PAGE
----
Sweet Auburn: The Magazine of the Friends A Landscape of Remembrance and Reflection - Page 10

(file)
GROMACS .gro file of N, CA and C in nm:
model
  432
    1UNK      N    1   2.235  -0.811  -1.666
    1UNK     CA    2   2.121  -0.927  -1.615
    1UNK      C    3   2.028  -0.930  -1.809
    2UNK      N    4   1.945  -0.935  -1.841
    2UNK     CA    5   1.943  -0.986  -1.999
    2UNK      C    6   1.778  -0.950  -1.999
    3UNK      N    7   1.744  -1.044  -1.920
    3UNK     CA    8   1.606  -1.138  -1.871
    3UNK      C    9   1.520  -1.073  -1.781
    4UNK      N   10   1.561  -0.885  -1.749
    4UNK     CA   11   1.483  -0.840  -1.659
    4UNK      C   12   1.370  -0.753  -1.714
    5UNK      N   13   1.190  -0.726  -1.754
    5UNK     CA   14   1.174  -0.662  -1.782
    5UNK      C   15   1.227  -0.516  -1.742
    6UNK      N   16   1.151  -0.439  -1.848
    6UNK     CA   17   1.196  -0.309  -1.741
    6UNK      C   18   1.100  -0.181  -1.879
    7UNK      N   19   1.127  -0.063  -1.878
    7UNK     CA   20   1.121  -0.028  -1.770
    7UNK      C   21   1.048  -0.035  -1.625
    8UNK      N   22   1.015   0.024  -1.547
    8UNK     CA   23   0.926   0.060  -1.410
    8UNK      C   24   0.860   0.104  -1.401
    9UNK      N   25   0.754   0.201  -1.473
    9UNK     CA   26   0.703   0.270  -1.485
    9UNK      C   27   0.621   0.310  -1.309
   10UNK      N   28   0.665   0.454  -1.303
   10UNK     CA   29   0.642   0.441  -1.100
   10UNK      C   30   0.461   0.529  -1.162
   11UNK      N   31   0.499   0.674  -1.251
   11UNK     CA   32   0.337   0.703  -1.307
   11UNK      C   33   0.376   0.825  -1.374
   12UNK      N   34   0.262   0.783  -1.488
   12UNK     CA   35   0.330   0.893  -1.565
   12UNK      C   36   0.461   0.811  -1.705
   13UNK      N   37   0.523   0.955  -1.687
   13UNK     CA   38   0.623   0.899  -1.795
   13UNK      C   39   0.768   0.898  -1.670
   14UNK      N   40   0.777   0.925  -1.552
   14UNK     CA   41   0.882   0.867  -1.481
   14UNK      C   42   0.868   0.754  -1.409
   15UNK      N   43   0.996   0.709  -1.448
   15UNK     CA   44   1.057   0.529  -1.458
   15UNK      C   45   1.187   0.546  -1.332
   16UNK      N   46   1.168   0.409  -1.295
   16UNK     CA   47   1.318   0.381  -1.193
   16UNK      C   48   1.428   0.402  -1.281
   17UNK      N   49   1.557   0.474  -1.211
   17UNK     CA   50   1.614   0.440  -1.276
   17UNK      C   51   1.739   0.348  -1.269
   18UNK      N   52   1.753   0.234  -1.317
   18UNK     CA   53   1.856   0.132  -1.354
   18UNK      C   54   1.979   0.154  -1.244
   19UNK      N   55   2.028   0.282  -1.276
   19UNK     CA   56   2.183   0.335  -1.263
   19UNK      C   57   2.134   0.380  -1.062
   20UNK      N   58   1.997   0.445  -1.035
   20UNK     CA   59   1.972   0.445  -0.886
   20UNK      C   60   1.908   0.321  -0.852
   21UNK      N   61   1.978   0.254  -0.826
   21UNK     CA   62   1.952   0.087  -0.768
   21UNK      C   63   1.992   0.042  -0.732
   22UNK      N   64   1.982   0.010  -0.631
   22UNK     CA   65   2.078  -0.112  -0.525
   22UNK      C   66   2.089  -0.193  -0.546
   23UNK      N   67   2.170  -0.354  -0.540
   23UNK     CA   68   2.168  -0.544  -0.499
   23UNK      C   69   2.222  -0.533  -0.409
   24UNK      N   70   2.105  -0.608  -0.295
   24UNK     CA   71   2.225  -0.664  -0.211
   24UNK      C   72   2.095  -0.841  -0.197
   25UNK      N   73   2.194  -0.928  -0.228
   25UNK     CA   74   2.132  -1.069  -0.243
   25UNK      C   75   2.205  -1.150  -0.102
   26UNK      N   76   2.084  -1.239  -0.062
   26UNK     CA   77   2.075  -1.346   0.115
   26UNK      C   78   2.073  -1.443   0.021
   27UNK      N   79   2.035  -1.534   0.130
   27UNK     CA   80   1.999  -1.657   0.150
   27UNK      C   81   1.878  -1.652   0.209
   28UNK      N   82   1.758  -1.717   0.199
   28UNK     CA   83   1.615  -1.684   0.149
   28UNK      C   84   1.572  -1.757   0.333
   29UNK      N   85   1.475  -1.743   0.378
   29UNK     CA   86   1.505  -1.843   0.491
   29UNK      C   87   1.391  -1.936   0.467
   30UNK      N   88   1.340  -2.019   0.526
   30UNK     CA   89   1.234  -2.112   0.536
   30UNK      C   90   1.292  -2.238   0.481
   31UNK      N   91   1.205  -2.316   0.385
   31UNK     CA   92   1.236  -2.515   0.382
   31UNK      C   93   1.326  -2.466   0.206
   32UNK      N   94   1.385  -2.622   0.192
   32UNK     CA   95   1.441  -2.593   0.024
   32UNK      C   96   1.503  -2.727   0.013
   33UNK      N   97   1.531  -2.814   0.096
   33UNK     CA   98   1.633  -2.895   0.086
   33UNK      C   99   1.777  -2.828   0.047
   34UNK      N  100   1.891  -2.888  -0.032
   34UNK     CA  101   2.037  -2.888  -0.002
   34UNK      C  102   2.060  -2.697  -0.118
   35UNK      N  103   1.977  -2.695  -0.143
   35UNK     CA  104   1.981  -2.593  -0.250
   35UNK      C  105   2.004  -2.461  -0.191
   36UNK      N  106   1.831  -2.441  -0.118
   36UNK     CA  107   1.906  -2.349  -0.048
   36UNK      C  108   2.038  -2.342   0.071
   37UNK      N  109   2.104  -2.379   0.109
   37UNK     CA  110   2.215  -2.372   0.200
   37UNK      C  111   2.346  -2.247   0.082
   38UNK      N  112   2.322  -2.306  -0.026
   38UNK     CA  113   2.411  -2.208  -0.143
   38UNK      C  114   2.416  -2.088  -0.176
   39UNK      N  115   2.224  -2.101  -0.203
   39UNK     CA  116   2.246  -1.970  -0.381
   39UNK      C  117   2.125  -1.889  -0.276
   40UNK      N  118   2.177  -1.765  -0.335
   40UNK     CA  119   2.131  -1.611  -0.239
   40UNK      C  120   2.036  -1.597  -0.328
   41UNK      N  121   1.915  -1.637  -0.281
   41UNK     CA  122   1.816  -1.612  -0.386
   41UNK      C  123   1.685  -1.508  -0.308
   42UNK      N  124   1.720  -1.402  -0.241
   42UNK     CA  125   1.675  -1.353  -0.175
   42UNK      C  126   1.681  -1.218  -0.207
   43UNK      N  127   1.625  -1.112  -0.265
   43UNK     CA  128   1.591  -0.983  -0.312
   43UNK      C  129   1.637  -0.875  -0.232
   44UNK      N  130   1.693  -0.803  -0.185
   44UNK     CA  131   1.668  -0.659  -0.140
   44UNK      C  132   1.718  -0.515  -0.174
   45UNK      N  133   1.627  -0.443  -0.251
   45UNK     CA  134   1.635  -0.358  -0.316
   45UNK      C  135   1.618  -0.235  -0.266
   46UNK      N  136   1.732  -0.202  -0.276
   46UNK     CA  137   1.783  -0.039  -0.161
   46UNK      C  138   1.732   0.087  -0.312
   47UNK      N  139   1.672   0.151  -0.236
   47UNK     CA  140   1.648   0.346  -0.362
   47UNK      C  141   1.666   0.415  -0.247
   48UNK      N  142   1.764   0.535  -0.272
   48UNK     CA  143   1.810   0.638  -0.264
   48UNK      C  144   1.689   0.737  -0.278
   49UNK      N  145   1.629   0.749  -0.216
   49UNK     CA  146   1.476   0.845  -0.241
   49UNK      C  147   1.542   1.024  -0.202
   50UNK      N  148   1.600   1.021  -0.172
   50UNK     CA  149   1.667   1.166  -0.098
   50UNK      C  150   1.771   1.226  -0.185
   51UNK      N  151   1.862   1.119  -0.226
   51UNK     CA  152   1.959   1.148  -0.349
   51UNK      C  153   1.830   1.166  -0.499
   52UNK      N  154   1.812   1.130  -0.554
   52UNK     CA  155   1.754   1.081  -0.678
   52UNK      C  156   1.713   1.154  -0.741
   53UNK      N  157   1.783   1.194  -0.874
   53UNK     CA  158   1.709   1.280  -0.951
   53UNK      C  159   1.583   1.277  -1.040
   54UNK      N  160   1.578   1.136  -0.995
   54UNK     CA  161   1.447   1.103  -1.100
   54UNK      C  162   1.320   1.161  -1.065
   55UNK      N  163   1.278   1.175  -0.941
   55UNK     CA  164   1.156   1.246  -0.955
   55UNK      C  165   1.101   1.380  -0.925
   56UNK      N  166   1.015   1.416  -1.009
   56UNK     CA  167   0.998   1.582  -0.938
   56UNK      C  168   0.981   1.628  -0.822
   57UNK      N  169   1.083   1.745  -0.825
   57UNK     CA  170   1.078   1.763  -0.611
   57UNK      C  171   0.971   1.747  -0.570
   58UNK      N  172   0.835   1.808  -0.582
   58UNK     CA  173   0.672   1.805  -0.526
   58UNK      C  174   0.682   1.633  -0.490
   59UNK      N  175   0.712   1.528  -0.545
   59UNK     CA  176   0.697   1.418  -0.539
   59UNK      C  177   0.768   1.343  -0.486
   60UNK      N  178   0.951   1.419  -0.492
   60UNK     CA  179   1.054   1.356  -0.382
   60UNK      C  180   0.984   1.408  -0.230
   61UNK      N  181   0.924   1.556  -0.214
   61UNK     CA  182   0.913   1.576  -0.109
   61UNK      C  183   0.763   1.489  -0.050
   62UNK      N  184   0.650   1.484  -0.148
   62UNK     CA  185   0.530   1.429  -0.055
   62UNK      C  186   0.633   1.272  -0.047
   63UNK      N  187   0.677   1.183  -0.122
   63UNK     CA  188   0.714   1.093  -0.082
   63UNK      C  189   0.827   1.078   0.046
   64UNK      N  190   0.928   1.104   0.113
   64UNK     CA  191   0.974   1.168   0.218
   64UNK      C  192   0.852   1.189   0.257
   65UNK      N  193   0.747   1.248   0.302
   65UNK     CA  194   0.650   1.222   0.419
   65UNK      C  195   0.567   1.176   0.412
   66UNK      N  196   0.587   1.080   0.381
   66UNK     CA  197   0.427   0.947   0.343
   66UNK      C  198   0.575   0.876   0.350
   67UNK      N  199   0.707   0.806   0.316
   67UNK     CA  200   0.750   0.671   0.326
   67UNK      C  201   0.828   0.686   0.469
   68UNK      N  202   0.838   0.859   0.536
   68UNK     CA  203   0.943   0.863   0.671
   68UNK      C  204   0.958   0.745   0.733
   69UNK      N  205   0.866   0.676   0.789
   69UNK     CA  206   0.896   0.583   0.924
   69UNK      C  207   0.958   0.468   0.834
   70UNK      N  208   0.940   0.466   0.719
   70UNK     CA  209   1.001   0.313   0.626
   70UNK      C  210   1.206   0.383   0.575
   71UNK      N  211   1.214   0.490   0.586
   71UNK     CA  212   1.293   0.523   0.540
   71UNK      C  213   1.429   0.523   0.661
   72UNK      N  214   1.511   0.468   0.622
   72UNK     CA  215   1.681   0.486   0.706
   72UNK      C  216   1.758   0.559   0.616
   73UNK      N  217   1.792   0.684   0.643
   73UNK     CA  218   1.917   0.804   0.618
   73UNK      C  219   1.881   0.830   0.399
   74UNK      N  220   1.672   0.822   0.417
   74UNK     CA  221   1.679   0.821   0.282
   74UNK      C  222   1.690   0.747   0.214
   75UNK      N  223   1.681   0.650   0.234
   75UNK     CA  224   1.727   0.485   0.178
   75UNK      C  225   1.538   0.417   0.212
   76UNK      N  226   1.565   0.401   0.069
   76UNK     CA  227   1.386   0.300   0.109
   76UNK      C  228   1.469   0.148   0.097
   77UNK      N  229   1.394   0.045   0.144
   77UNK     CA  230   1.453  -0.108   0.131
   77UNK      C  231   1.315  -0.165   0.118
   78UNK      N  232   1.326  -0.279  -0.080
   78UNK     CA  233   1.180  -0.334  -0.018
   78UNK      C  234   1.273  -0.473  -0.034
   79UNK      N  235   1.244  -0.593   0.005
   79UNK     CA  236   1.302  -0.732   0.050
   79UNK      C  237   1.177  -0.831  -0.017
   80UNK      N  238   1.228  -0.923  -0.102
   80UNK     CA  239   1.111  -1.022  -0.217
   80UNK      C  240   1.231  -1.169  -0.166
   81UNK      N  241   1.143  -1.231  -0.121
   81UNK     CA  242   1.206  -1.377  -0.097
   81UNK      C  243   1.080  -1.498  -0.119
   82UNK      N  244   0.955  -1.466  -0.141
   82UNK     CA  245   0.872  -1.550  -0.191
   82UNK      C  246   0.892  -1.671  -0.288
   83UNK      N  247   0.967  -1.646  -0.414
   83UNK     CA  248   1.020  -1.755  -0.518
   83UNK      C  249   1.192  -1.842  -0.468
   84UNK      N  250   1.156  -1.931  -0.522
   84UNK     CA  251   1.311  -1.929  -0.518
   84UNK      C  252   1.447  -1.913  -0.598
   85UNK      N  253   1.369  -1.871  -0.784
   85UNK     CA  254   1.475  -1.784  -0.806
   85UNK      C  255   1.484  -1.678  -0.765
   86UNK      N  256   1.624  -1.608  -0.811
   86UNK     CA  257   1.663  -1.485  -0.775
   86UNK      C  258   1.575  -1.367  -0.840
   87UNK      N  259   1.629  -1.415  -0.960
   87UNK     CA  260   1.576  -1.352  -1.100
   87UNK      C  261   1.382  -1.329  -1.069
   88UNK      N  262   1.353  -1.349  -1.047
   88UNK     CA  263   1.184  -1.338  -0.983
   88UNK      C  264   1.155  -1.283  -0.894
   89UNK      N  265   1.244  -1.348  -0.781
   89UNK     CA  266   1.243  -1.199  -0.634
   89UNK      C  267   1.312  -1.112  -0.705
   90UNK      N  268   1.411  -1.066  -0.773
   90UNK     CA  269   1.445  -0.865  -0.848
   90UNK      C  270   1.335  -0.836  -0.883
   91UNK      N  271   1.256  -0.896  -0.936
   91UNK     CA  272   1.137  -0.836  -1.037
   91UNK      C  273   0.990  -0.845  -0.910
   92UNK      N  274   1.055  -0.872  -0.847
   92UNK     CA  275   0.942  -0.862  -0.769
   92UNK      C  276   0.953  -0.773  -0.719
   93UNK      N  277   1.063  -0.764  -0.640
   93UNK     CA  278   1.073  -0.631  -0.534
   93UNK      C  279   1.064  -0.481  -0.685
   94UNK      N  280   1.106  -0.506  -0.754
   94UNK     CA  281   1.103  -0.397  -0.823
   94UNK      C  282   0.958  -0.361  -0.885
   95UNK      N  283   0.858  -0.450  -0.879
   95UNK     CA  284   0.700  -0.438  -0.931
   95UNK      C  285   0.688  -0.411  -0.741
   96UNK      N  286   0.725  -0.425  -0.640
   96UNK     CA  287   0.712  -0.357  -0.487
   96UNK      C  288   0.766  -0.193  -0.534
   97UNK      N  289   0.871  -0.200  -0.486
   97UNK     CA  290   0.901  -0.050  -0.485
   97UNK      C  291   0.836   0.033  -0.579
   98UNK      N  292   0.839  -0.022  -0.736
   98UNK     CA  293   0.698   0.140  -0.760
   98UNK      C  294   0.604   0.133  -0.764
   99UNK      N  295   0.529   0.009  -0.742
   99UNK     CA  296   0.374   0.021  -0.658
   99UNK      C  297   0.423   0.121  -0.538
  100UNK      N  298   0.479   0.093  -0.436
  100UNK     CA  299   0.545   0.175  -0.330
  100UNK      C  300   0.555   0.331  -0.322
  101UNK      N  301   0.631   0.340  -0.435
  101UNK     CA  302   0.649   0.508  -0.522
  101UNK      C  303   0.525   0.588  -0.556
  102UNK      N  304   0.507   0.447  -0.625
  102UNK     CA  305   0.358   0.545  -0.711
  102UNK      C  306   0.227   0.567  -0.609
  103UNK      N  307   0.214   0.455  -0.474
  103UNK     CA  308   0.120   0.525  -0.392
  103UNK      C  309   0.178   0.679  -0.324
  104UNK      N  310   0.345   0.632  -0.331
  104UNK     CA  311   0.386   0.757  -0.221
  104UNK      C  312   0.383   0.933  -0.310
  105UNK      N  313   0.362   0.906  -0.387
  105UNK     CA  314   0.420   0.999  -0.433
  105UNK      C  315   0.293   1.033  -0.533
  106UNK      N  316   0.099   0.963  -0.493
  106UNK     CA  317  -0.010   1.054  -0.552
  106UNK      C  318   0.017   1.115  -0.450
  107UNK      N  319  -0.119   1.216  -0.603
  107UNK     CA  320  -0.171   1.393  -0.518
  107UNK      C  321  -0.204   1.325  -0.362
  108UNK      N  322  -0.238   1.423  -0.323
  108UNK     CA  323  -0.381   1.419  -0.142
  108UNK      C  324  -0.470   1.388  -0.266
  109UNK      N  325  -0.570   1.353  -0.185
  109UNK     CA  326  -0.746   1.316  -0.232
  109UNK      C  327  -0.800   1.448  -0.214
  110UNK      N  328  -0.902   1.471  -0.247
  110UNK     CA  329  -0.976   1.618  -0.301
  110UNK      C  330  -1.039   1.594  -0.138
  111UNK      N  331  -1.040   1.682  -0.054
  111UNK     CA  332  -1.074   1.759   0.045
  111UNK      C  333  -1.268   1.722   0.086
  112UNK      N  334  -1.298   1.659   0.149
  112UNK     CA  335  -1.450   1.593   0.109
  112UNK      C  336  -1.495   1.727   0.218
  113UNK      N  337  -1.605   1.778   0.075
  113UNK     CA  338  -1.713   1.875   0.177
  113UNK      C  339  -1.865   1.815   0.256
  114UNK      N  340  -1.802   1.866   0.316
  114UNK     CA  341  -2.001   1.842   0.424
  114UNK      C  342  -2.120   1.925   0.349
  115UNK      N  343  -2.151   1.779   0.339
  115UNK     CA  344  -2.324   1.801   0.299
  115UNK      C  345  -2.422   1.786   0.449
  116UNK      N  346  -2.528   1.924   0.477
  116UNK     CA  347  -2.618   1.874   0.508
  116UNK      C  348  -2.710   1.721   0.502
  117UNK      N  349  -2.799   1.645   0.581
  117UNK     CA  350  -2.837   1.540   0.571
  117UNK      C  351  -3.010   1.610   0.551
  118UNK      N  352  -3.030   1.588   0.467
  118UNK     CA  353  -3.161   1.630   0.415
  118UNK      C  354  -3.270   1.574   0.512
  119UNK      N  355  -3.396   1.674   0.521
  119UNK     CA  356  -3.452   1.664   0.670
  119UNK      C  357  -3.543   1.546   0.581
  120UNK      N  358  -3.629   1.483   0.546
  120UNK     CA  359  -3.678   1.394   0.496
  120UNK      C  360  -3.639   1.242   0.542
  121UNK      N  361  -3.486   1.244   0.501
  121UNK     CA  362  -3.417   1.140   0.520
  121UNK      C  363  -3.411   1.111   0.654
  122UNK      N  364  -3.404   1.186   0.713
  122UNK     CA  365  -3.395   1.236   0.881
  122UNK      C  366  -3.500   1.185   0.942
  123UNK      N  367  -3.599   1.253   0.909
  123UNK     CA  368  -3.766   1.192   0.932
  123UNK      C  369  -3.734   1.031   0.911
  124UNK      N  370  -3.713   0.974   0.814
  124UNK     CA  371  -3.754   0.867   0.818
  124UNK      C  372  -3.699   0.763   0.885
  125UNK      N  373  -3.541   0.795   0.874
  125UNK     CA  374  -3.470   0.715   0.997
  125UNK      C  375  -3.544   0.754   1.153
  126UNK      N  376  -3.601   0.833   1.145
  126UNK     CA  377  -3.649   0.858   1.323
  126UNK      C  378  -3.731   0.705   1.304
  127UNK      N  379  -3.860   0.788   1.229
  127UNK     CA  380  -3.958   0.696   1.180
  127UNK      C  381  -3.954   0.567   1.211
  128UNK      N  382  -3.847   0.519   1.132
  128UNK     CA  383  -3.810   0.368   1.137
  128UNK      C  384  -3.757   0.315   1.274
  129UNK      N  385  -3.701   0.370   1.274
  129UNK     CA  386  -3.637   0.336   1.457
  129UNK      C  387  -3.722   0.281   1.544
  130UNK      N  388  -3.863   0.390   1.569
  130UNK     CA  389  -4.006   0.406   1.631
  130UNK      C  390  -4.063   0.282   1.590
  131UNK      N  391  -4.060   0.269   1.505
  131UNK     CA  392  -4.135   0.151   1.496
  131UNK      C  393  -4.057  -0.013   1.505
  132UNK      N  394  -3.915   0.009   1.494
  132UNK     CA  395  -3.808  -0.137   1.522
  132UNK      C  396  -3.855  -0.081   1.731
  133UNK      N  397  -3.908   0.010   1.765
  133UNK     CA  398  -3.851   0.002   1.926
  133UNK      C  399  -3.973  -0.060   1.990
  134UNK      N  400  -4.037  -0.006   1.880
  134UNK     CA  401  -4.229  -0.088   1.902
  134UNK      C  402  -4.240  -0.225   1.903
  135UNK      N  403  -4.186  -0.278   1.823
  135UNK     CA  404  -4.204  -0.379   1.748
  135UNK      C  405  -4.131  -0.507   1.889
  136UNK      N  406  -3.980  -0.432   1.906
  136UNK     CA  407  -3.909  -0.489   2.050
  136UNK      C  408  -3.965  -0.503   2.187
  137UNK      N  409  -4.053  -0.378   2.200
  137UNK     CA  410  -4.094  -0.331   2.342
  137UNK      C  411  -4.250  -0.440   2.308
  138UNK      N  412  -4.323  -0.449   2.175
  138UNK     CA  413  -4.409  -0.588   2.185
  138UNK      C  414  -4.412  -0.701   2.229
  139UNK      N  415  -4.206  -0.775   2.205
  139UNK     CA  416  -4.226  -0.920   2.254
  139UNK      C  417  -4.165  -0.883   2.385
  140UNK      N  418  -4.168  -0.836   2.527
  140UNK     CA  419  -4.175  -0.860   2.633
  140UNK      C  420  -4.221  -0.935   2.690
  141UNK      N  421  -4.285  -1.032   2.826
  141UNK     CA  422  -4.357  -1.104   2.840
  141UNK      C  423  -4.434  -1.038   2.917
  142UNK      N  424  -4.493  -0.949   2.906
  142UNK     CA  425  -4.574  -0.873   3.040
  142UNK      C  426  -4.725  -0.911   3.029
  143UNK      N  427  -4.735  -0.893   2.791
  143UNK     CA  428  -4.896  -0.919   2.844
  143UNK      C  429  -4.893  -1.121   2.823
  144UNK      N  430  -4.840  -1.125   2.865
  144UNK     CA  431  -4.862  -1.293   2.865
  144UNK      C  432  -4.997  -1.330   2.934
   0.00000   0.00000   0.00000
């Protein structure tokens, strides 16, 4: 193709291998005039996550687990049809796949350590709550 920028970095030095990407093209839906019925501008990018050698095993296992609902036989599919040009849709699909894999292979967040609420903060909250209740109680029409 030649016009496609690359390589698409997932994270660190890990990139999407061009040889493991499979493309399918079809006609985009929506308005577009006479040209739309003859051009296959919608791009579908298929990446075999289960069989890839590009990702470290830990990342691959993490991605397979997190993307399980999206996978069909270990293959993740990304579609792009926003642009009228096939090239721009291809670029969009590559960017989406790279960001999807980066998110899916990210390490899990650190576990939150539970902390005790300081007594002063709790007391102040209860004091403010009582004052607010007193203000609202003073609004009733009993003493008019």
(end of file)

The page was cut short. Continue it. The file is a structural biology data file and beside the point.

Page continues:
Imagining the Woodland Sanctuary From top to bottom: Mountain Laurel, Persian Ironwood, Ginger, Oriental Spruce Historic nineteenth-century etchings of Mount Auburn show men in top hats and women with parasols strolling through picturesque corridors, stopping to reflect at impressive monuments. In that sublime moment, nature, death, and remembrance are unified. The new Woodland Sanctuary honors this partnership but does so by inviting people inside spaces of intensified nature and by embedding remembrance and reflection into that landscape experience, rather than into monuments alone. Awe, joy, beauty, authenticity, and peacefulness were guiding words. Of course, the Woodland Sanctuary also needed to support a functioning ecosystem and, through sales of Remembrance Stones and monuments, to help keep the Cemetery financially sustainable into the future. The essence of the design lies in balancing the similarities and differences of this particular landscape moment with the rest of the Cemetery experience. It borrows from the naturalistic drama of Consecration Dell’s plunging path, dauntingly steep woodland slopes, and quietude. While the Dell provides a strong contrast to the more manicured and paved surfaces common to the lower regions of Mount Auburn, Hazel Path is the transition between the two. Perched above the Dell, Hazel Path’s woodland is more botanical, with floriferous groundcovers and shrubs. These glades, made possible by breaks in the canopy, were created by the removal of weak trees and those that would unavoidably be harmed during construction. Letting in varied light and water allowed diversification of the adapted and native species below and at the edges of the woodland canopy: Persian Ironwood, Oriental Spruce, Mountain and Sheep Laurel, Dwarf Fothergilla, Rhododendron, Plum Yew, Viola, Wild Ginger, Foam Flower, Sedge, and more. It is our hope that the composition of the woodland floor will continue to drift over time in response to expected but unpredictable climate change. Glacial boulders, a rarity in the Cemetery, were introduced to the site to heighten its naturalistic appearance and to further broaden landscape experiences. The glaciated boulders and woodland plants mix, covering the hillsides and spilling over the edges of paths. Woodland trails weave through this landscape, creating a sanctuary removed from main routes. Hazel Path is an active interment ground that accommodates the public’s growing desire for burial of cremated remains in places that are infused with the unique beauty of Mount Auburn. Some of the glaciated boulders, numbering over two hundred, are designated as “Remembrance Stones,” to be engraved over time as cremated remains are buried. The boulders were selected for their form and appearance and 8